On the Shear Modulus of Two-Dimensional Liquid Foams: A Theoretical Study of the Effect of Geometrical Disorder

[+] Author and Article Information
N. P. Kruyt

Department of Mechanical Engineering, University of Twente, P.O. Box 217, 7500 AE Enschede, The Netherlandsn.p.kruyt@utwente.nl

J. Appl. Mech 74(3), 560-567 (May 24, 2006) (8 pages) doi:10.1115/1.2424241 History: Received November 07, 2005; Revised May 24, 2006

The shear modulus of two-dimensional liquid foams in the dry limit of low liquid content has been studied theoretically. The focus is on the effect of geometrical disorder on the shear modulus (besides the influence of surface tension). Various theoretical predictions are formulated that are all based on the assumptions of isotropic geometrical characteristics, incompressible bubbles, and negligible edge curvature. Three of these predictions are based on a transformation of Princen’s theory that is strictly valid only for regular hexagonal bubbles. Another prediction takes into account variations in bubble areas by considering the foam as consisting of approximately regular hexagonal bubbles with varying areas. Two other predictions are solely based on the characteristics of the bubble edges. The first of these is based on the assumption of affine movement of bubble vertices, while the second accounts for nonaffine deformation by considering the interaction with neighboring edges. The theoretical predictions for the shear modulus are compared with the result from a single foam simulation. For the single simulation considered, all predictions, except that based on affine movement of bubble vertices, are close to the value obtained from this simulation.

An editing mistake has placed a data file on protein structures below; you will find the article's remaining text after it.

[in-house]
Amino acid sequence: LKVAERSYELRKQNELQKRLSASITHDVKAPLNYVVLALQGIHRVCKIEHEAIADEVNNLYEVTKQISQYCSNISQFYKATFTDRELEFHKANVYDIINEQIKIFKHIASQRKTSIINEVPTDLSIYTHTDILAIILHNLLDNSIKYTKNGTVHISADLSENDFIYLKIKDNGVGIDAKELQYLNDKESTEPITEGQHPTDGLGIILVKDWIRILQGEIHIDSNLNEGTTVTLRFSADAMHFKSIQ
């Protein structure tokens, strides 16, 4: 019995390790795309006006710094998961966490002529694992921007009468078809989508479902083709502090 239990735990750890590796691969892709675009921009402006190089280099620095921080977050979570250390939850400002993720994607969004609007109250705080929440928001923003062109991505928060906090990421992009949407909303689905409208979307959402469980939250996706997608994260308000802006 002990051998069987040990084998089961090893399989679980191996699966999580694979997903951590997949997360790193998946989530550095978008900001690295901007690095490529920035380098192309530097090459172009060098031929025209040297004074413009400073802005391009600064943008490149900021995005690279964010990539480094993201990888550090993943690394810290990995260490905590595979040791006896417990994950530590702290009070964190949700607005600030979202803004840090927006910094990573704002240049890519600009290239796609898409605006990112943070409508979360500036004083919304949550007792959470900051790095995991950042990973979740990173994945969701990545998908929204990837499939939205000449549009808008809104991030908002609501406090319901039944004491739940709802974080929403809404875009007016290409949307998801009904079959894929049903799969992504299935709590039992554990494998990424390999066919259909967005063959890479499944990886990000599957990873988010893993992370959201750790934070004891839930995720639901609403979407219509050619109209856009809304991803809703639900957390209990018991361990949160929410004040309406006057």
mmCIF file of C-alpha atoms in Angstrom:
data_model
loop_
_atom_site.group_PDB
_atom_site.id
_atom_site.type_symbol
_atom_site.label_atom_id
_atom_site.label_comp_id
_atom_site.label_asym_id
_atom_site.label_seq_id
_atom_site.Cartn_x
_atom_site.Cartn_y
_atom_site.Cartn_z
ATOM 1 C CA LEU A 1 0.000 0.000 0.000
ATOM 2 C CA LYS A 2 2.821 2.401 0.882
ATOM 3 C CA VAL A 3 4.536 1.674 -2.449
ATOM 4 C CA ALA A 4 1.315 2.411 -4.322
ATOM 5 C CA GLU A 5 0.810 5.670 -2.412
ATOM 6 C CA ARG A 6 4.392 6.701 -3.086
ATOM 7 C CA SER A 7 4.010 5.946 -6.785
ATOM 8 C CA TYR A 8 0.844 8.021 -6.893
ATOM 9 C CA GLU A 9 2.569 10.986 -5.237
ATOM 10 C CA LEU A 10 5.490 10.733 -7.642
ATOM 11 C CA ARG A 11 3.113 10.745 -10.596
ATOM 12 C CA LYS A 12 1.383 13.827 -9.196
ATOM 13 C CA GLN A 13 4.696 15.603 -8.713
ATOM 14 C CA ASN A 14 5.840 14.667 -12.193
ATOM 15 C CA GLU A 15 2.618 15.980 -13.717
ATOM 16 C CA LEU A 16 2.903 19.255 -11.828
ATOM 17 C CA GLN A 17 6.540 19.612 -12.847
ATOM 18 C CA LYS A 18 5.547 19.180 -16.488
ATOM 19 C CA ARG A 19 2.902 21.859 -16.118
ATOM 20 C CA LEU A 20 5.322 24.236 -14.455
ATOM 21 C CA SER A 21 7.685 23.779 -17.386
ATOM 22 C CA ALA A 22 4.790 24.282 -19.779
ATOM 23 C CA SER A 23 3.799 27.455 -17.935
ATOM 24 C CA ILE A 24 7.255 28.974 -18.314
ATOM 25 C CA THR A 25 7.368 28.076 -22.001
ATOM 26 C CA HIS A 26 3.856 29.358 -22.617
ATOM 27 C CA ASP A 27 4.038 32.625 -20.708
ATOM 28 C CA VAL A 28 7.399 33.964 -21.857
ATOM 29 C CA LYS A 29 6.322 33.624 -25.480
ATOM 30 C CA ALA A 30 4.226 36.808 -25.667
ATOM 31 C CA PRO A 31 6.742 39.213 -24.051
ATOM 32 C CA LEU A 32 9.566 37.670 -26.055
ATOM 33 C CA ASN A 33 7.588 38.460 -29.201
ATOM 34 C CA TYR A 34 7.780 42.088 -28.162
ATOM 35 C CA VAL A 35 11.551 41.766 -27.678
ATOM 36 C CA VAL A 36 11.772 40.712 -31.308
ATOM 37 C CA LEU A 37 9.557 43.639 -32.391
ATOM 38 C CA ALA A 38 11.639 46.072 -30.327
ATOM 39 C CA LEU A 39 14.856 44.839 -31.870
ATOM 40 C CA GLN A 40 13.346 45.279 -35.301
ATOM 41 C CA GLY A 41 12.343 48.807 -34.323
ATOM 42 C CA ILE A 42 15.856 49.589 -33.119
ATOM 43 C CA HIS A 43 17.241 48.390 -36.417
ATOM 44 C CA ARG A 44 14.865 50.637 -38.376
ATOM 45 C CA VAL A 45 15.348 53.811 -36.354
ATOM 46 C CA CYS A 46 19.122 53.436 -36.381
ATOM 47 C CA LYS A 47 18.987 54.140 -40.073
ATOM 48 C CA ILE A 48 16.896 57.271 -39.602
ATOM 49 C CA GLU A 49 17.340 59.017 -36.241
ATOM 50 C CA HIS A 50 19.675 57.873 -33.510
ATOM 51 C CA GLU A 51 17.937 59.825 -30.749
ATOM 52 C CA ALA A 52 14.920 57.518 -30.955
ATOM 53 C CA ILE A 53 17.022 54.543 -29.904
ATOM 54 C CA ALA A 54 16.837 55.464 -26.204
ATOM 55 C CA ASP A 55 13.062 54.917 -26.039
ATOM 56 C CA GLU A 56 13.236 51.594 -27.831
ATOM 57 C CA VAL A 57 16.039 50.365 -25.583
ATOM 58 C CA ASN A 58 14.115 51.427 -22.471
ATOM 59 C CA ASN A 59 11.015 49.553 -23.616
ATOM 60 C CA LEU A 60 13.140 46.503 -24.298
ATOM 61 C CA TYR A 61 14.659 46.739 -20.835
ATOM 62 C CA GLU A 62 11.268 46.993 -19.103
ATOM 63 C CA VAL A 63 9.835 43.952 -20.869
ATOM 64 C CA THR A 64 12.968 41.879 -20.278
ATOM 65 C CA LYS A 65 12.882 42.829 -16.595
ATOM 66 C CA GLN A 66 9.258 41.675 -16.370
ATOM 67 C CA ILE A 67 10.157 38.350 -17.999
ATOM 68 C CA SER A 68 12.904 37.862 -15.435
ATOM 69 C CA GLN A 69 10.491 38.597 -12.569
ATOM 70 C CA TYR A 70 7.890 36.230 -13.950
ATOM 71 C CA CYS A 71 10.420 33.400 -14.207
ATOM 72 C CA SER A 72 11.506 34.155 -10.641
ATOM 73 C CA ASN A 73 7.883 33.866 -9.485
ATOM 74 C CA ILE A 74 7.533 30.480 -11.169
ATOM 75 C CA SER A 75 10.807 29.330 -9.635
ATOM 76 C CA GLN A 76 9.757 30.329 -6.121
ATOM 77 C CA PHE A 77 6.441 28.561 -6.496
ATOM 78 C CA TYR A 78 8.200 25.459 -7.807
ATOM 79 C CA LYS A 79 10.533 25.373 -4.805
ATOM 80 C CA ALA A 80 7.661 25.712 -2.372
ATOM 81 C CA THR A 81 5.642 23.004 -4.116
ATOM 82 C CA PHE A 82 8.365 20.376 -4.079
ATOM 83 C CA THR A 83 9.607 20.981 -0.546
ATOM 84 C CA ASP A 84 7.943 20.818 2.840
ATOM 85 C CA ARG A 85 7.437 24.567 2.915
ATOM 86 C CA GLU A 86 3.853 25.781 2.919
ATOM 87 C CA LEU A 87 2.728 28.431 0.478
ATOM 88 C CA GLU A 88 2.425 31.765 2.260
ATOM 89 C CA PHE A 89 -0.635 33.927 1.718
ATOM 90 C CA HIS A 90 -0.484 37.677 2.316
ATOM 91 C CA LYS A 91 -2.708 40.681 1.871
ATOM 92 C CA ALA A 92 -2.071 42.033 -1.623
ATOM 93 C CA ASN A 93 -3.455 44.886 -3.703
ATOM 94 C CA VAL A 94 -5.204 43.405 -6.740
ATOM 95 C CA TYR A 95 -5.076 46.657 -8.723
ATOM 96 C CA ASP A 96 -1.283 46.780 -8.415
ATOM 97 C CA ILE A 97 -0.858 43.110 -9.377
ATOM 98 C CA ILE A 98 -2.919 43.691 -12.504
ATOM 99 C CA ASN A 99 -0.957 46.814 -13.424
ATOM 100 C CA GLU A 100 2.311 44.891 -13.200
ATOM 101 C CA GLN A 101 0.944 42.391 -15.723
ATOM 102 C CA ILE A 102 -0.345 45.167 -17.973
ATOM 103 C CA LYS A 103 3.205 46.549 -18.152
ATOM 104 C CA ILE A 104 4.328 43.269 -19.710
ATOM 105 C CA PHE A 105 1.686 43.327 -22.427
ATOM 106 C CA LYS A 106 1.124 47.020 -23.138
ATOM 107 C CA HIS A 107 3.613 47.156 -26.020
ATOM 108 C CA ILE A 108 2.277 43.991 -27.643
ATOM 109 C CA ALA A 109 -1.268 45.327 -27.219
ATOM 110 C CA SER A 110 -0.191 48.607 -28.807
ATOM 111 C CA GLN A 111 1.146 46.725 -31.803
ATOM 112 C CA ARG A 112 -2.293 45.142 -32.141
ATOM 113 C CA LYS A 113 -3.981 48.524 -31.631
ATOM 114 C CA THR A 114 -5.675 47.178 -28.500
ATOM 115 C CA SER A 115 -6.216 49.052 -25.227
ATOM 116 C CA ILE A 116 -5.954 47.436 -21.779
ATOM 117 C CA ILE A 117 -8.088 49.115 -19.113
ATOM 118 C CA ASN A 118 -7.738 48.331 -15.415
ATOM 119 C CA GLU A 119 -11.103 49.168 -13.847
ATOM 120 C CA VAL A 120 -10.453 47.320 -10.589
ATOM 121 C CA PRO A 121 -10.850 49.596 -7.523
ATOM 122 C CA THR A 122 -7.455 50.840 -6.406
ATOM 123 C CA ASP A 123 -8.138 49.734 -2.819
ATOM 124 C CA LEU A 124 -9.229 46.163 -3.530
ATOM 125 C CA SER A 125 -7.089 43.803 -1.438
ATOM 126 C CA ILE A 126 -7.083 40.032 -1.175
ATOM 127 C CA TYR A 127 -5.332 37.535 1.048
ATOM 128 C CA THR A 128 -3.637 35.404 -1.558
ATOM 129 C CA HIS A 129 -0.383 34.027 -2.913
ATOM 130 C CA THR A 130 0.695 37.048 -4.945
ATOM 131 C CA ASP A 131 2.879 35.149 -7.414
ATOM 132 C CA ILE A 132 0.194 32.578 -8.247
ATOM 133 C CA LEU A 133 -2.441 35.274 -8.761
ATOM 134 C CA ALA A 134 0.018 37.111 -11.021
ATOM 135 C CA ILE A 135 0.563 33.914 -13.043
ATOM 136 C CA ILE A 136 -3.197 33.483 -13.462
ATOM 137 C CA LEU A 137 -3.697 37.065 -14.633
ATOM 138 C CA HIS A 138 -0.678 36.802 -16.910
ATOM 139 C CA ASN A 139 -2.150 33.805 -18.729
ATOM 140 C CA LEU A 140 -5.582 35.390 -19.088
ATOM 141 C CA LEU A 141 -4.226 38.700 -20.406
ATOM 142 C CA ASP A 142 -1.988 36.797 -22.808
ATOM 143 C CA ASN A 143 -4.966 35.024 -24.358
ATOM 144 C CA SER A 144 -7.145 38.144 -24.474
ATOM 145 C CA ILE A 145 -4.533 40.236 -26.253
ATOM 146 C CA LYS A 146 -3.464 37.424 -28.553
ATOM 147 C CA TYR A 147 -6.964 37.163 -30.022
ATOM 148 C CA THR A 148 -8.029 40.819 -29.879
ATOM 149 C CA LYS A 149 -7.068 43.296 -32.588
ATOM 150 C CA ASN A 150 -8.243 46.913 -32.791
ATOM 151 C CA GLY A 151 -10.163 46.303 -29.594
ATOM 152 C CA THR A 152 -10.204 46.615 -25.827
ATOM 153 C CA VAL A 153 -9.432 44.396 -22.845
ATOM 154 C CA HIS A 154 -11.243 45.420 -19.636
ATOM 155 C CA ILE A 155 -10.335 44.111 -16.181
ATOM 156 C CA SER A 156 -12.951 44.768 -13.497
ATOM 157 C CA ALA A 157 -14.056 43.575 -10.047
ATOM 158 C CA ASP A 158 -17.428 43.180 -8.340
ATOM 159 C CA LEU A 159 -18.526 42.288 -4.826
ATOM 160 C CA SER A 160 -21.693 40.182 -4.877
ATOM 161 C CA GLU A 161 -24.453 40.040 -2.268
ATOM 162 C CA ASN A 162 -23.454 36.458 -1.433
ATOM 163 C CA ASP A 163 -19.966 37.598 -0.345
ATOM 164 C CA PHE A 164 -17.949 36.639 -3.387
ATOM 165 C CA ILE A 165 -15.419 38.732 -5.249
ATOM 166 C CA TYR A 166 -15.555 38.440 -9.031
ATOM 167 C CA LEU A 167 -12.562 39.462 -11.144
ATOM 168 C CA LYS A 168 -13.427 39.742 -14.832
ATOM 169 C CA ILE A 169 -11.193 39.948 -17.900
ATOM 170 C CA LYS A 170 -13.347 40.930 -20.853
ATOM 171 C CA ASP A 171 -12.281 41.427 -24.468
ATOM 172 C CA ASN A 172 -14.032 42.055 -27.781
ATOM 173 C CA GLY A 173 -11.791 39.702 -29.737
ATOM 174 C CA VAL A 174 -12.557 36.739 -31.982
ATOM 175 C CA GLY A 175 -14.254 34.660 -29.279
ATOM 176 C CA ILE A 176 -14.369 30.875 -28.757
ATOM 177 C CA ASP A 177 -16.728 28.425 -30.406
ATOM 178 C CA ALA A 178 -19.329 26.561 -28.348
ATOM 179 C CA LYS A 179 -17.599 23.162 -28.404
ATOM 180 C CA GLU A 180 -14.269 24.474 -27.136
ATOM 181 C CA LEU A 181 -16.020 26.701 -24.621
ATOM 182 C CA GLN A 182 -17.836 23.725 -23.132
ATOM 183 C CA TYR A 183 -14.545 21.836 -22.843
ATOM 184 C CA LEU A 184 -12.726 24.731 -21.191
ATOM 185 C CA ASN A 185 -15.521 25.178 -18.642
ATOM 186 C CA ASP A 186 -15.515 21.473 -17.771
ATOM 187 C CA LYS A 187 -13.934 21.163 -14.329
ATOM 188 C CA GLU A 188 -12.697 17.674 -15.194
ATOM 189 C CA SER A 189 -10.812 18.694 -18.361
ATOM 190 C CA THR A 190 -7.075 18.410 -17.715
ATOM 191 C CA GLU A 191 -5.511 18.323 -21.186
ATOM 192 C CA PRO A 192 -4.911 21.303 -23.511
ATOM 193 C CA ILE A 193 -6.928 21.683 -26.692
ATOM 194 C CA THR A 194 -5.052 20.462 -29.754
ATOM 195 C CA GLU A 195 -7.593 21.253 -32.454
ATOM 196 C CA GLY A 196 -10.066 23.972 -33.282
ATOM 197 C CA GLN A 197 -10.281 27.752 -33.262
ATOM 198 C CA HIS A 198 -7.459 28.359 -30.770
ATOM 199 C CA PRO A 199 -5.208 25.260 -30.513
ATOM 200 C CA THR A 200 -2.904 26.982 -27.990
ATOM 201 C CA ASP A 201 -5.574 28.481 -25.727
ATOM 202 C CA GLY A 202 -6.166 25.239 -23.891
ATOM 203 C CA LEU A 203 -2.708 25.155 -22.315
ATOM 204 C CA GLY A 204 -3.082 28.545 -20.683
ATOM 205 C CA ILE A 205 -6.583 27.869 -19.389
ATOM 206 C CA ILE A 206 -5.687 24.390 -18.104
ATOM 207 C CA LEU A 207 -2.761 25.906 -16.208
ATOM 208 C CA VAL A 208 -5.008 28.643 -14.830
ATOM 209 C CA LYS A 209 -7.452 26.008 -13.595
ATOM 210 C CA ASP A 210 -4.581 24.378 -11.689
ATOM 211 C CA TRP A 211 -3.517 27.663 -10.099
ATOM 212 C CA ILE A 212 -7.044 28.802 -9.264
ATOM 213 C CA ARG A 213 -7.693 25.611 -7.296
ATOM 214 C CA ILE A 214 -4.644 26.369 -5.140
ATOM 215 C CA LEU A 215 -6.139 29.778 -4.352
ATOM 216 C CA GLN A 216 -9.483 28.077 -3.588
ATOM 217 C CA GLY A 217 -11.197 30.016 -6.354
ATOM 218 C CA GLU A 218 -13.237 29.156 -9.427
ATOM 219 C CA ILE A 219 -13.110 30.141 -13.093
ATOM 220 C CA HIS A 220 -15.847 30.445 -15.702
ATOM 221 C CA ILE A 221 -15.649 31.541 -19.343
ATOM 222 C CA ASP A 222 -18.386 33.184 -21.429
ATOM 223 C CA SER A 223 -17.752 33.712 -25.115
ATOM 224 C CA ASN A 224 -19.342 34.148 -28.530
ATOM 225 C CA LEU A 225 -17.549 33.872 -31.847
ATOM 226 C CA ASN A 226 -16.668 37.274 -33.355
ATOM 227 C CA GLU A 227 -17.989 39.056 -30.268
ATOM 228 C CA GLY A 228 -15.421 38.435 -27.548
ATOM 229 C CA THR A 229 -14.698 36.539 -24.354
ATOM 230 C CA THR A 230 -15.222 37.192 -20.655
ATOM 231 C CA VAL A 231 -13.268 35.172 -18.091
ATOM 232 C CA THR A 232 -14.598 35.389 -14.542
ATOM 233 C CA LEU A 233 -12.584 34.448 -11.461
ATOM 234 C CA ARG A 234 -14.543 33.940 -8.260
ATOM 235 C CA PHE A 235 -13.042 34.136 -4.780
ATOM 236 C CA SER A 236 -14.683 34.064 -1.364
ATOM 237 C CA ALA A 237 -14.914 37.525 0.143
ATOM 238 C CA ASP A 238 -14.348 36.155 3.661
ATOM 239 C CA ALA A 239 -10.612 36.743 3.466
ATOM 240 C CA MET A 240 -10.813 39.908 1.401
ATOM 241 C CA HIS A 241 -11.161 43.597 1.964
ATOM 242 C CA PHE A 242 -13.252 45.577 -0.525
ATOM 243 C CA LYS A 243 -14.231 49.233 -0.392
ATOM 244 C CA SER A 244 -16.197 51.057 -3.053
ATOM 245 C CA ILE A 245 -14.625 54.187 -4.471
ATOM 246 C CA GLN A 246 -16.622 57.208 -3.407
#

Copyright © 2007 by American Society of Mechanical Engineers
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Figure 1

Example of a two-dimensional foam: bubbles, edges, vertices, and edge vector; adapted from Ref. 4

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Figure 2

Schematic of micromechanics: constitutive relations at macroscale and microscale levels, averaging and localization; adapted from Ref. 15

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Figure 3

Geometry of a regular hexagonal bubble

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Figure 4

Length and orientation of a straight edge

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Figure 5

Geometry of the neighborhood of an edge

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Figure 6

Edge orientation distribution function E(θ0) from simulation; dotted line: E(θ0) for isotropic foam geometry

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Figure 7

Probability density function p(l0) of edge lengths from the foam simulation

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Figure 8

Dependence of edge deformation on edge orientation; markers: data from foam simulation, solid line: fit of the form ζcos2θ0[dεL] to the data



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